Brewers in the UK and USA are using a heritage barley variety called ‘Chevallier’ grown by our researchers to create unique craft beers.
The barley, last grown commercially in the UK in the 1930s, has been preserved at our Germplasm Resources Unit.
Shane Swindells at The Cheshire Brewhouse was one of the first UK brewers to use the new variety. Using Chevallier malt, he created 1,000 bottles of Govinda ‘Chevallier Edition’ – a cask-aged pale ale created using an authentic 1830’s recipe and methods.
“There’s a lot of complexity from the malt. Chevallier is very aromatic, and the flavours were fantastic,” says Swindells. “I’ve been getting some fantastic feedback, because it is quite different to other beer.”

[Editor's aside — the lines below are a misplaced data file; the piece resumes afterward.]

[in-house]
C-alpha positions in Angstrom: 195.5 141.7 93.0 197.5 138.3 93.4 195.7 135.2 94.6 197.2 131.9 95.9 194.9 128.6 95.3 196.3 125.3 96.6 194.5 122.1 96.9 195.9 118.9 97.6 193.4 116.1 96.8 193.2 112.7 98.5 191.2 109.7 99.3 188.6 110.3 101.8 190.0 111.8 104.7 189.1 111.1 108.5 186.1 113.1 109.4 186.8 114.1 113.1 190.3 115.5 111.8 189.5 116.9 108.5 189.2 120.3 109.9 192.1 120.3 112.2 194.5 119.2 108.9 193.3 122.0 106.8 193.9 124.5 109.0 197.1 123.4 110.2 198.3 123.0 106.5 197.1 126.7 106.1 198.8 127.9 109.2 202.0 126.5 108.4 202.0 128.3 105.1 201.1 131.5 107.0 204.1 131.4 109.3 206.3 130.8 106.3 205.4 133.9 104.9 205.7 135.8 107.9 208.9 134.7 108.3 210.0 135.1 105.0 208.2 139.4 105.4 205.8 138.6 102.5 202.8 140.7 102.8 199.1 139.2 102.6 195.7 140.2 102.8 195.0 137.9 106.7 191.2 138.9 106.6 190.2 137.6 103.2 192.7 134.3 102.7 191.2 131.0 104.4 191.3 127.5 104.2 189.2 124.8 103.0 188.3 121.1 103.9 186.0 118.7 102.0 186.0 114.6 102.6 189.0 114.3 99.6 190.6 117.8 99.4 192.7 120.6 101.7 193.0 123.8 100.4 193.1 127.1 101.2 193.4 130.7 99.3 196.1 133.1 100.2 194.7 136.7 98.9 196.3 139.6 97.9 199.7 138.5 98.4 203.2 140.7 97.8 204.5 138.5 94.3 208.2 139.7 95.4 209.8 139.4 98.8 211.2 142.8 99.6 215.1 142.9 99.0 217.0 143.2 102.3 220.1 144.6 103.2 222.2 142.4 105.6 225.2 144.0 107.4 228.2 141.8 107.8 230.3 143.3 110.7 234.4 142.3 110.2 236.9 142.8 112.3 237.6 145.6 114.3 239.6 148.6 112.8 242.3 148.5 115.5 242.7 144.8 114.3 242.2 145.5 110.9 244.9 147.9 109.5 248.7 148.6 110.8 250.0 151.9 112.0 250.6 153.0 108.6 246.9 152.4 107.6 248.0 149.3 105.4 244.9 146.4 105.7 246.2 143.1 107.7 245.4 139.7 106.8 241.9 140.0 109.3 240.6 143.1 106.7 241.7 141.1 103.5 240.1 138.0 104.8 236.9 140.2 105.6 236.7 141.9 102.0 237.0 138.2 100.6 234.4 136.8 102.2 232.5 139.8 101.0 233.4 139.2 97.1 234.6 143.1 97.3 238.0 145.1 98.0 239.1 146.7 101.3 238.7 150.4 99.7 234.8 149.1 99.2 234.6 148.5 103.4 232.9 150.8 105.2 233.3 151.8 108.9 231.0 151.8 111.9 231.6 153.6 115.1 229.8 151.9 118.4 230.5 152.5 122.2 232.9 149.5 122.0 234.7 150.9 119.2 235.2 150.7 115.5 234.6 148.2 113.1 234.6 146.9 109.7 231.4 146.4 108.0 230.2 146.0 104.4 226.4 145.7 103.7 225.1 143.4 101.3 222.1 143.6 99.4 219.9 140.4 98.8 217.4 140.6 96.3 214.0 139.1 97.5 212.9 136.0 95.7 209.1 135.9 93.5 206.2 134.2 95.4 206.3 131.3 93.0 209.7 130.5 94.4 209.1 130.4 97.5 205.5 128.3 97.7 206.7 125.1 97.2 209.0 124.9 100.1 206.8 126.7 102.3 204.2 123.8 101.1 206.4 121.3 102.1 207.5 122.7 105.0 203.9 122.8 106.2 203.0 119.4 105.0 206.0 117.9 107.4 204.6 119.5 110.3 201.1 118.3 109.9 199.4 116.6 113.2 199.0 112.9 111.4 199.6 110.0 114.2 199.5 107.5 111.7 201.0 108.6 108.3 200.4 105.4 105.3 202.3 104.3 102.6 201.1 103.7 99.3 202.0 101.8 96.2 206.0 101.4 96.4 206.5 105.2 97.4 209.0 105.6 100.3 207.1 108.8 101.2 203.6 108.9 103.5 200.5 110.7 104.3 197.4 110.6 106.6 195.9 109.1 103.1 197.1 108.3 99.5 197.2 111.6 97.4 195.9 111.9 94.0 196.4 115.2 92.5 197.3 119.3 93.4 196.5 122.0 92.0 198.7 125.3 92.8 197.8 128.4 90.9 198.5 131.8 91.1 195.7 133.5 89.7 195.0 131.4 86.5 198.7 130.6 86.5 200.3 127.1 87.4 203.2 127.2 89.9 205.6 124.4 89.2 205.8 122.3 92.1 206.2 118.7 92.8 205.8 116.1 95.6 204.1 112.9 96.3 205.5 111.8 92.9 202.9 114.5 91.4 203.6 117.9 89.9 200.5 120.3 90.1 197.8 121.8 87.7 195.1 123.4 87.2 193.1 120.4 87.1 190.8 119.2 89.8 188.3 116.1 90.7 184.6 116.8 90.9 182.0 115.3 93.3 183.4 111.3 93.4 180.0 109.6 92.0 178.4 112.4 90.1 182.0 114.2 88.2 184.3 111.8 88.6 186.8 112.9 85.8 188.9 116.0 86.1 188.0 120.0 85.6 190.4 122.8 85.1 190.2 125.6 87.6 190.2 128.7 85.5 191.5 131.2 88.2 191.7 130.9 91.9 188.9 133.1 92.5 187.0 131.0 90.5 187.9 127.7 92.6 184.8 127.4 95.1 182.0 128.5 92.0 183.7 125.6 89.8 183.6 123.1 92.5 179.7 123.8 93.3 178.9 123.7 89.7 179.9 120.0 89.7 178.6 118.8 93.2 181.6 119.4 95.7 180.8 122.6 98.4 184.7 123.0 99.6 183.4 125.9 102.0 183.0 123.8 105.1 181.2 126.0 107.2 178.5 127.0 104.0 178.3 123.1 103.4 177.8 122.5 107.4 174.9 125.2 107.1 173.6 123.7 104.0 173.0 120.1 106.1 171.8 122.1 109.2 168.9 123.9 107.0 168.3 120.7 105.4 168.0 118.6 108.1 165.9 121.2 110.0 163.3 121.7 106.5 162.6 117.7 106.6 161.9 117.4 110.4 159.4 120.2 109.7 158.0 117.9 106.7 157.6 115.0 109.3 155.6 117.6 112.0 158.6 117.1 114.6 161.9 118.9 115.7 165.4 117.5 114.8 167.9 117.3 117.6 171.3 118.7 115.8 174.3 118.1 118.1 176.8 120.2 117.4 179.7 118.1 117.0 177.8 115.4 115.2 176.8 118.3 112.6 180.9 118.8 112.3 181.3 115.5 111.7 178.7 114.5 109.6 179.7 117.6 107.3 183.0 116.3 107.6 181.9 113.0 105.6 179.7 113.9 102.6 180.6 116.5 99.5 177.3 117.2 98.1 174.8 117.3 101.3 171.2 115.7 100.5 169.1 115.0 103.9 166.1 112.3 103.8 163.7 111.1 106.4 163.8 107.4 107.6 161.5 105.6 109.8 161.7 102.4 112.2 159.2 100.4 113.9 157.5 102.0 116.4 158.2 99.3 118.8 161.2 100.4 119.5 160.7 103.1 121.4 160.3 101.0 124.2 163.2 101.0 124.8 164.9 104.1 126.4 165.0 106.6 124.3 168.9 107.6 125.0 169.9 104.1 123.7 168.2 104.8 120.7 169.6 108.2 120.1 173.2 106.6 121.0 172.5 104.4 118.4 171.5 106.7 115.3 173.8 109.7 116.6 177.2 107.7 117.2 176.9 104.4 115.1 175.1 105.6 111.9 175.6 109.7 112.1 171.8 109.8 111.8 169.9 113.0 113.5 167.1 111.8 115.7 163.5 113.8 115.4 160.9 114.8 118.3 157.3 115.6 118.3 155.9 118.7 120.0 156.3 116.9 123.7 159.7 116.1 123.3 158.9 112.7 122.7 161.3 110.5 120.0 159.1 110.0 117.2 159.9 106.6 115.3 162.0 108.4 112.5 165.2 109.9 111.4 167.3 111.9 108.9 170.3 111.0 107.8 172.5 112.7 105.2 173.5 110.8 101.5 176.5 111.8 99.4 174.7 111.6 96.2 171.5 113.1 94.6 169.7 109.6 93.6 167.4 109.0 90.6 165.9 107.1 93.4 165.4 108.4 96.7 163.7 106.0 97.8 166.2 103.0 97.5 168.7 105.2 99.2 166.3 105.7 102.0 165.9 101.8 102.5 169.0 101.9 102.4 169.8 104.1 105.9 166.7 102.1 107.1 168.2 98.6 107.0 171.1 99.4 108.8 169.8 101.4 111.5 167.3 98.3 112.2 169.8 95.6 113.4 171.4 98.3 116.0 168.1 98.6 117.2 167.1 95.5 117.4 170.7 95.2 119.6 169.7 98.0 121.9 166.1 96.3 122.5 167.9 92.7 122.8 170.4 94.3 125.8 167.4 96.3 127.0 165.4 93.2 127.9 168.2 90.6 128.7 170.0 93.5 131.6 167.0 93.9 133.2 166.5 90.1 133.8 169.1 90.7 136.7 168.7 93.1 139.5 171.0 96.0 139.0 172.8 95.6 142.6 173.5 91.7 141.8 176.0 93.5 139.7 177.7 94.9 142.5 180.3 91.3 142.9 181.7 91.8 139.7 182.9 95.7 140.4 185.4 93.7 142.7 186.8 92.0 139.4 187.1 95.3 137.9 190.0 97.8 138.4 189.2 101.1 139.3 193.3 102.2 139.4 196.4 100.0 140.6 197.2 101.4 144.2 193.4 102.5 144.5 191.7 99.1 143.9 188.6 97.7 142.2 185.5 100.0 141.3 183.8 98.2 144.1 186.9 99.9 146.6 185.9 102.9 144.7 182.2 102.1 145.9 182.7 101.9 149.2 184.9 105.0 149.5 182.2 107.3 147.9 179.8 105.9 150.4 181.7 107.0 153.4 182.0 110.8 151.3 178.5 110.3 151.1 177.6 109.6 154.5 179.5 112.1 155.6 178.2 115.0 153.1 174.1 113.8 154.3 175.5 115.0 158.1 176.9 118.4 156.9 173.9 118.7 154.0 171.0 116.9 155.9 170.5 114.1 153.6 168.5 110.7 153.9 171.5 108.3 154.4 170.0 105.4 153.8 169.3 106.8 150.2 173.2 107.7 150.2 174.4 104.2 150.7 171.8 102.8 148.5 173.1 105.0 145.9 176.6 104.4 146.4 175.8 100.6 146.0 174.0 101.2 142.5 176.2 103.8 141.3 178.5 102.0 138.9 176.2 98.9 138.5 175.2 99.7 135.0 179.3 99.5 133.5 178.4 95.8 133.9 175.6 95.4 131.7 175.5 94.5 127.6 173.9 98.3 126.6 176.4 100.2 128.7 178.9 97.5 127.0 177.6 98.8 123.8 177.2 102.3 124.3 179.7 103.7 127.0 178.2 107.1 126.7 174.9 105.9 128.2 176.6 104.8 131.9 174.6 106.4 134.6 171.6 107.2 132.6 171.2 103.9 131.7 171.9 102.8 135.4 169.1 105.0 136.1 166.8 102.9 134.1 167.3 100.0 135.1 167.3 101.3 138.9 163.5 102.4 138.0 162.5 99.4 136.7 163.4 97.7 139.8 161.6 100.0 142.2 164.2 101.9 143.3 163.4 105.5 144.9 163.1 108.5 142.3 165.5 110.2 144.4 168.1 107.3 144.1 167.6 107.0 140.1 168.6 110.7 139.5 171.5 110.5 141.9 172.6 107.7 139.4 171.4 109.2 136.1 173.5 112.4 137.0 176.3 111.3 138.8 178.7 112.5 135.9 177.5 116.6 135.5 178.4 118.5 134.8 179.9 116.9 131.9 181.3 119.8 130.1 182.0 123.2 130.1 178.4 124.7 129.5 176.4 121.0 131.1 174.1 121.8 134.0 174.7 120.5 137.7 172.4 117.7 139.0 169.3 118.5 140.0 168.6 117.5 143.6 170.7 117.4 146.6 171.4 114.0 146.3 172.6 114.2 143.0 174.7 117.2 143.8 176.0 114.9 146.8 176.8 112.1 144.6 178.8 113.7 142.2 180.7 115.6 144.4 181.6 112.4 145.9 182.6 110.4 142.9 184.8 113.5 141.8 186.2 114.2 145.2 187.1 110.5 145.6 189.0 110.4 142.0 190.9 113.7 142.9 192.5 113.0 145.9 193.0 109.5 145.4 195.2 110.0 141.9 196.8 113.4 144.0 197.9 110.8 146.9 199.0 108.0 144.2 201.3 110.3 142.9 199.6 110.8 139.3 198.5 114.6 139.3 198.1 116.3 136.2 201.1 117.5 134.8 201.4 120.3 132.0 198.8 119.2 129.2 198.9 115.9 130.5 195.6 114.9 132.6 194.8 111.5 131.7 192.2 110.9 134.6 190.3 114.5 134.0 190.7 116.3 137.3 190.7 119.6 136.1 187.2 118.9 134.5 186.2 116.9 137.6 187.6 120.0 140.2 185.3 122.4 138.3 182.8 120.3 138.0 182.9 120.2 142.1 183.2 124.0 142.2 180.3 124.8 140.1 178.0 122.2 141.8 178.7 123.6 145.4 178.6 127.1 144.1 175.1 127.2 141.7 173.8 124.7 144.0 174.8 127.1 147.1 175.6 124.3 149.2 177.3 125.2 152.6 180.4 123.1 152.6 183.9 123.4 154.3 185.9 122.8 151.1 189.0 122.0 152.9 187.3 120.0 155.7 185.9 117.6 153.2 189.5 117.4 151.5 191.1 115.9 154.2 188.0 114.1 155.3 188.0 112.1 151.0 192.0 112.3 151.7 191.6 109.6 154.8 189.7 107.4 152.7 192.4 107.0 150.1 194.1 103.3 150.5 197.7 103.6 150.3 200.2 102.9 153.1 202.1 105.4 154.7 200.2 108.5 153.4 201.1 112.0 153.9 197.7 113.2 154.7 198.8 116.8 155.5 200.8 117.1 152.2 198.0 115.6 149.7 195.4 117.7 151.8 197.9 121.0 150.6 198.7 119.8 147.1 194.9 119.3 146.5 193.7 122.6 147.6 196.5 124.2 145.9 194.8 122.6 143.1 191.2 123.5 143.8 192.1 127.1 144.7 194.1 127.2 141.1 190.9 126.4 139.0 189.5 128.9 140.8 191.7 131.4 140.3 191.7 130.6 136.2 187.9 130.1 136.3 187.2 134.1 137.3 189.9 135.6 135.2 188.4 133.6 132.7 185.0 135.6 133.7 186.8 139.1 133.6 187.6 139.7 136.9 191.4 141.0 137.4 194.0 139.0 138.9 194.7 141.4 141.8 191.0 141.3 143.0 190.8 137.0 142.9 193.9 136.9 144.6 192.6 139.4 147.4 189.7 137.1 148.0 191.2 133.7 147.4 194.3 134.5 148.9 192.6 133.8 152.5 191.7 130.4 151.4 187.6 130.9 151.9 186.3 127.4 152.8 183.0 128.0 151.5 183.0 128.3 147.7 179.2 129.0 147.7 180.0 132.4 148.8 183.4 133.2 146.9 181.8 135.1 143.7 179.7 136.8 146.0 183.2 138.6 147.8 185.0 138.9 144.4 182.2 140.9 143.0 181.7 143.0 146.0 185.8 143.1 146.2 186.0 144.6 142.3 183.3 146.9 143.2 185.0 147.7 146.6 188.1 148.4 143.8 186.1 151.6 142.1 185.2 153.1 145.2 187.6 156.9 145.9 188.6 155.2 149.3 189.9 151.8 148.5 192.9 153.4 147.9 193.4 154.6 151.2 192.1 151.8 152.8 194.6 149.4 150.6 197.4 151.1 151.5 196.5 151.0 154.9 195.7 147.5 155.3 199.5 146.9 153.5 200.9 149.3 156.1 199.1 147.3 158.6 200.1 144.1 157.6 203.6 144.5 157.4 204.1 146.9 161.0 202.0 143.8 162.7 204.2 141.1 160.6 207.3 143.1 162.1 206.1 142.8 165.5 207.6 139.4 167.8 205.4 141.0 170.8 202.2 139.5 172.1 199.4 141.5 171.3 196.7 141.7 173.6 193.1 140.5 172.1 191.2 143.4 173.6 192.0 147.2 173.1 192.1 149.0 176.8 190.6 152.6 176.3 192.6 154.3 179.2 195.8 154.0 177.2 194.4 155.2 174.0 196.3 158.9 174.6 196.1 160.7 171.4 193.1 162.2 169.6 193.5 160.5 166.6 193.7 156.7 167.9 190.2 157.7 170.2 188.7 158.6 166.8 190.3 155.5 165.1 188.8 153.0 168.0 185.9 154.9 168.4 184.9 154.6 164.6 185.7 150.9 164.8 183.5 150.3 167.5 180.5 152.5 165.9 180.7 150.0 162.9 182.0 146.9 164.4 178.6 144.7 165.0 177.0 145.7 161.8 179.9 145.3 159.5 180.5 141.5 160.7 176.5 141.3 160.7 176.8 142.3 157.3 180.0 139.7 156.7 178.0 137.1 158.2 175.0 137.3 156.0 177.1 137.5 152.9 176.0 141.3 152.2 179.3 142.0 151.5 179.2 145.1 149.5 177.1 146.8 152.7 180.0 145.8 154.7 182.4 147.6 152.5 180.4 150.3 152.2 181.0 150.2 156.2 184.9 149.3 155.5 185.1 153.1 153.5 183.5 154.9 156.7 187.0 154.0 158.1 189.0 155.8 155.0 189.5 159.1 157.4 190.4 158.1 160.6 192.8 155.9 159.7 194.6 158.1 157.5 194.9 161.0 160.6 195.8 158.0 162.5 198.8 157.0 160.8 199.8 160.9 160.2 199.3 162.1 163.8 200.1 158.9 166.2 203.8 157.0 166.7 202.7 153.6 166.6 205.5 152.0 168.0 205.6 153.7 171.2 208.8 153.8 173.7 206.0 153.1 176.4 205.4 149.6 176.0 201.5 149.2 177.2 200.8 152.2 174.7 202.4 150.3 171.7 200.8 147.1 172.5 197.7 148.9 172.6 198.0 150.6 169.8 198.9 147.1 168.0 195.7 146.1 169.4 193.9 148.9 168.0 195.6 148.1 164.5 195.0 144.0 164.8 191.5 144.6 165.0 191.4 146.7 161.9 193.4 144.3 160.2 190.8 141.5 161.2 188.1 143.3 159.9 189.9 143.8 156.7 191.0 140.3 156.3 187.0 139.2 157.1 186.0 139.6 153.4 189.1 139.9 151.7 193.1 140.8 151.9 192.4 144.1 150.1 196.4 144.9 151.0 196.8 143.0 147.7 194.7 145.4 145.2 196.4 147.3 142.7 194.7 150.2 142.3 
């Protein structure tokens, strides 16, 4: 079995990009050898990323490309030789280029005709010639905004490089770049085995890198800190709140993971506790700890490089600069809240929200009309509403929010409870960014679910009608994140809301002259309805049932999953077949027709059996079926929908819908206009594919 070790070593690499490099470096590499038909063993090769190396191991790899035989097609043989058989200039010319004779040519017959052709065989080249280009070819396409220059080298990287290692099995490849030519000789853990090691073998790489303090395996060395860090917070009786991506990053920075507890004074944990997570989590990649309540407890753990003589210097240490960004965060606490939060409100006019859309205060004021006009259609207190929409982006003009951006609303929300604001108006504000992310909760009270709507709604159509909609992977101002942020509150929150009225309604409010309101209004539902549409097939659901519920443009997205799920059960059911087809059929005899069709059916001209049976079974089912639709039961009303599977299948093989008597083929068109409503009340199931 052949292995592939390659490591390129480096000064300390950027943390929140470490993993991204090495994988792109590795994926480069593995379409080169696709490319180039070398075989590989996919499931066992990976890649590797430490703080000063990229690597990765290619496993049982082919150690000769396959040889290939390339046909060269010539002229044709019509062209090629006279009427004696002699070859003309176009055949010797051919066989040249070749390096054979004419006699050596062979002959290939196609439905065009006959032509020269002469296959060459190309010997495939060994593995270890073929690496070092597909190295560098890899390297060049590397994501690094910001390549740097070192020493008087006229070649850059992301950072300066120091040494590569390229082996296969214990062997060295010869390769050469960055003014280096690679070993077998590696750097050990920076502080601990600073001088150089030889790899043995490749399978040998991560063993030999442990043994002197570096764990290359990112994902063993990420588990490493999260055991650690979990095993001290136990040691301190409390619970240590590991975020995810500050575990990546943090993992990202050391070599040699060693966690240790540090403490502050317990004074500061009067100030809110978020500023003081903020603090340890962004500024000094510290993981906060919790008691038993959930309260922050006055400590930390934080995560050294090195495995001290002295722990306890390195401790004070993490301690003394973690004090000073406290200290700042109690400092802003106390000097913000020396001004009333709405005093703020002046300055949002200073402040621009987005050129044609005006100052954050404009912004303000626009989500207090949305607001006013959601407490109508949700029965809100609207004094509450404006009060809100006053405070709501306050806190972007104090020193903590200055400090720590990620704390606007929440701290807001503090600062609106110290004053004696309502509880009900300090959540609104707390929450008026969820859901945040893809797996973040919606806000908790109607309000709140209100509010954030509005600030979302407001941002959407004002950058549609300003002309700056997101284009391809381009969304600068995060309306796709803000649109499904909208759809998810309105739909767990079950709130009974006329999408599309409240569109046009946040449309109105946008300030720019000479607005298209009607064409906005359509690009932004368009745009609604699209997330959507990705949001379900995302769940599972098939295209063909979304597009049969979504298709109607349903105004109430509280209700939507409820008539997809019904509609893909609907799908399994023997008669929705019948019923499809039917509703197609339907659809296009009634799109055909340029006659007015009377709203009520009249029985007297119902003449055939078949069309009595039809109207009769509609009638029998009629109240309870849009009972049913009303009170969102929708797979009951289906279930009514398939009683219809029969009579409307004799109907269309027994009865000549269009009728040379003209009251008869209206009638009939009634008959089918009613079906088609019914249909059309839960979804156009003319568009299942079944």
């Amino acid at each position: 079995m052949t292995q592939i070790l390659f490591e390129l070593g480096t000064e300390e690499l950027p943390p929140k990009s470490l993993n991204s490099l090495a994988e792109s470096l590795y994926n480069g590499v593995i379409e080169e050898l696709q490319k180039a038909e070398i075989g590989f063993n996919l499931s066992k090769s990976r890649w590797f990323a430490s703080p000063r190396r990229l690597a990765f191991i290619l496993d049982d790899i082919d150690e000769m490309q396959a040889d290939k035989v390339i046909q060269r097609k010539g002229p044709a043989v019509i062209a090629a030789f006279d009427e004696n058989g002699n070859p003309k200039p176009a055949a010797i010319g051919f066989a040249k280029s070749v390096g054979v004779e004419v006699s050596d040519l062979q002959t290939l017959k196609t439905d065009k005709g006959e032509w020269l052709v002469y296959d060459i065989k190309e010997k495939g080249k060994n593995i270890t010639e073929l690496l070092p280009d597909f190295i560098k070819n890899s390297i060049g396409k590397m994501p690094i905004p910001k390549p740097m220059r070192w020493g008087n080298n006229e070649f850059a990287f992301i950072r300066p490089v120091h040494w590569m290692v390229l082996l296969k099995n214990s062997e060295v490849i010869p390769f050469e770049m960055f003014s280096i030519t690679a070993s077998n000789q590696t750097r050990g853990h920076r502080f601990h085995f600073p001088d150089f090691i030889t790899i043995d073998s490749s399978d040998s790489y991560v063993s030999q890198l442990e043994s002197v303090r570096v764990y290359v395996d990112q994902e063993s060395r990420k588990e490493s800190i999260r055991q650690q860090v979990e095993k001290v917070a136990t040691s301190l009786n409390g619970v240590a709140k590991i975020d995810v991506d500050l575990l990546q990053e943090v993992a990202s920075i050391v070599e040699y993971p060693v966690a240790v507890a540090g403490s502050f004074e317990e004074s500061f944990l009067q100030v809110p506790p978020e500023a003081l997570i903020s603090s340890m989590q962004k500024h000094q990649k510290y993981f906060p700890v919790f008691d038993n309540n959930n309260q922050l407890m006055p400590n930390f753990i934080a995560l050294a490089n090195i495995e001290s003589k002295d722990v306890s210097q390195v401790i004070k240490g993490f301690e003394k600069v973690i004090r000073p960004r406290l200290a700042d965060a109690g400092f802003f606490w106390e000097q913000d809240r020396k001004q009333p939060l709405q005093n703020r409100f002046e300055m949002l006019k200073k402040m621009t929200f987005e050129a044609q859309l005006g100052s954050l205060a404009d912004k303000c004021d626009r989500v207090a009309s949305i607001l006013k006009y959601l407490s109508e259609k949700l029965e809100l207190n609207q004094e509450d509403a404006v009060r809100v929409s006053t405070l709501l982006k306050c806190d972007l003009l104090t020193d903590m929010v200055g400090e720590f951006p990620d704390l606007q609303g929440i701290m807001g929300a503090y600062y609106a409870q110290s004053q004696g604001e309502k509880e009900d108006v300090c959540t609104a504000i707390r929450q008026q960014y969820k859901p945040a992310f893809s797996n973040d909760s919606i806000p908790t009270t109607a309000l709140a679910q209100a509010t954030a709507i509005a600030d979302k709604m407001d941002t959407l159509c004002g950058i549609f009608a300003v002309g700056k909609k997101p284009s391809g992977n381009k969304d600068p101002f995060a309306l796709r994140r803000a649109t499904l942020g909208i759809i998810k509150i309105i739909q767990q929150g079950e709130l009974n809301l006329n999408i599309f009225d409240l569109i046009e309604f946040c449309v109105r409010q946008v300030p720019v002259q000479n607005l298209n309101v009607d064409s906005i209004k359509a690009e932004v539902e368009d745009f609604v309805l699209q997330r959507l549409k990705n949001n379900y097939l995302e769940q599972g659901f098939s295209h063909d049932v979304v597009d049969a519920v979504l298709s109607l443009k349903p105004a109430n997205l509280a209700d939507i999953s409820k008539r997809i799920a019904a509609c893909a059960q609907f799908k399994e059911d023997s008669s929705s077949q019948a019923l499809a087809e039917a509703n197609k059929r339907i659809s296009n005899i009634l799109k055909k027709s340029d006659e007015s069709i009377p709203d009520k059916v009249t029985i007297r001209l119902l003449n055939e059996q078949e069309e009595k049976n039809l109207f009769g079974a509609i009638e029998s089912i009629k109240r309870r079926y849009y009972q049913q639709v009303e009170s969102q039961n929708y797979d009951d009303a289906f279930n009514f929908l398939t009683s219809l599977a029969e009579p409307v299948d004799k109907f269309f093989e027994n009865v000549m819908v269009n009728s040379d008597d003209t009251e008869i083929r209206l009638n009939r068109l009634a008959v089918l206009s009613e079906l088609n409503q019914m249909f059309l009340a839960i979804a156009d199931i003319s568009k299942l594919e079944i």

Among new breweries there is demand for novel ingredients and new flavours, as well as for locally-grown ingredients or those that have been produced organically. Heritage varieties such as Chevallier could help meet that demand.
As an additional benefit, researchers also found that Chevallier barley was resistant to a costly fungal disease of barley known as Fusarium, which reduces yield and grain quality by producing fungal toxins that cause health problems in people and animals. They are now working with colleagues in the USA and Canada to produce other varieties that are resistant to Fusarium infection.